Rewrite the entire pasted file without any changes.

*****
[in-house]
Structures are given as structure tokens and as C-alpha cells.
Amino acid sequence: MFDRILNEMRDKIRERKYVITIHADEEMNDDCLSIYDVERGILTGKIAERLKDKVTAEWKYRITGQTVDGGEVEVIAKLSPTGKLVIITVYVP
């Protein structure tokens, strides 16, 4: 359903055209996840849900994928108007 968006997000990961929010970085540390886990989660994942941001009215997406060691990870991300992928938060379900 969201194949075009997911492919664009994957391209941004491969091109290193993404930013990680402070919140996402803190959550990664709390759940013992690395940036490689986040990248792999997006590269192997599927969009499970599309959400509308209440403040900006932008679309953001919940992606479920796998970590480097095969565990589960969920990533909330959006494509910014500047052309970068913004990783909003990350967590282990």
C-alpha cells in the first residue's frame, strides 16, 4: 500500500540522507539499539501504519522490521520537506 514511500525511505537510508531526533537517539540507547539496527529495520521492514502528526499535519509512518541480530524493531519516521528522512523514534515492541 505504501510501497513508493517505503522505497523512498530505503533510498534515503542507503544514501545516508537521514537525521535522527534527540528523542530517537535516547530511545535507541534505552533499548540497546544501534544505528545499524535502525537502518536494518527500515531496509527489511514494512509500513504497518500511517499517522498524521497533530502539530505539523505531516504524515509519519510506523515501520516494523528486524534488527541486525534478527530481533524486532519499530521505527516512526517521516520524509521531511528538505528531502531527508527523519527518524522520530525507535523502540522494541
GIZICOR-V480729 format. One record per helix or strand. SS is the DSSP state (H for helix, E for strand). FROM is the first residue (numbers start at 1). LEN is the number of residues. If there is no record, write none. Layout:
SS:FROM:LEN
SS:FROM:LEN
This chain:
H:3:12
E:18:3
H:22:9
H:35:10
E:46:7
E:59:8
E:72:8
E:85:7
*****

[in-house]
Structures are given as structure tokens and as C-alpha cells.
Amino acid sequence: MFDRILNEMRDKIRERKYVITIHADEEMNDDCLSIYDVERGILTGKIAERLKDKVTAEWKYRITGQTVDGGEVEVIAKLSPTGKLVIITVYVP
């Protein structure tokens, strides 16, 4: 359903055209996840849900994928108007 968006997000990961929010970085540390886990989660994942941001009215997406060691990870991300992928938060379900 969201194949075009997911492919664009994957391209941004491969091109290193993404930013990680402070919140996402803190959550990664709390759940013992690395940036490689986040990248792999997006590269192997599927969009499970599309959400509308209440403040900006932008679309953001919940992606479920796998970590480097095969565990589960969920990533909330959006494509910014500047052309970068913004990783909003990350967590282990």
C-alpha cells in the first residue's frame, strides 16, 4: 500500500540522507539499539501504519522490521520537506 514511500525511505537510508531526533537517539540507547539496527529495520521492514502528526499535519509512518541480530524493531519516521528522512523514534515492541 505504501510501497513508493517505503522505497523512498530505503533510498534515503542507503544514501545516508537521514537525521535522527534527540528523542530517537535516547530511545535507541534505552533499548540497546544501534544505528545499524535502525537502518536494518527500515531496509527489511514494512509500513504497518500511517499517522498524521497533530502539530505539523505531516504524515509519519510506523515501520516494523528486524534488527541486525534478527530481533524486532519499530521505527516512526517521516520524509521531511528538505528531502531527508527523519527518524522520530525507535523502540522494541
GIZICOR-V480729 format. One record per helix or strand. SS is the DSSP state (H for helix, E for strand). FROM is the first residue (numbers start at 1). LEN is the number of residues. If there is no record, write none. Layout:
SS:FROM:LEN
SS:FROM:LEN
This chain:
H:3:12
E:18:3
H:22:9
H:35:10
E:46:7
E:59:8
E:72:8
E:85:7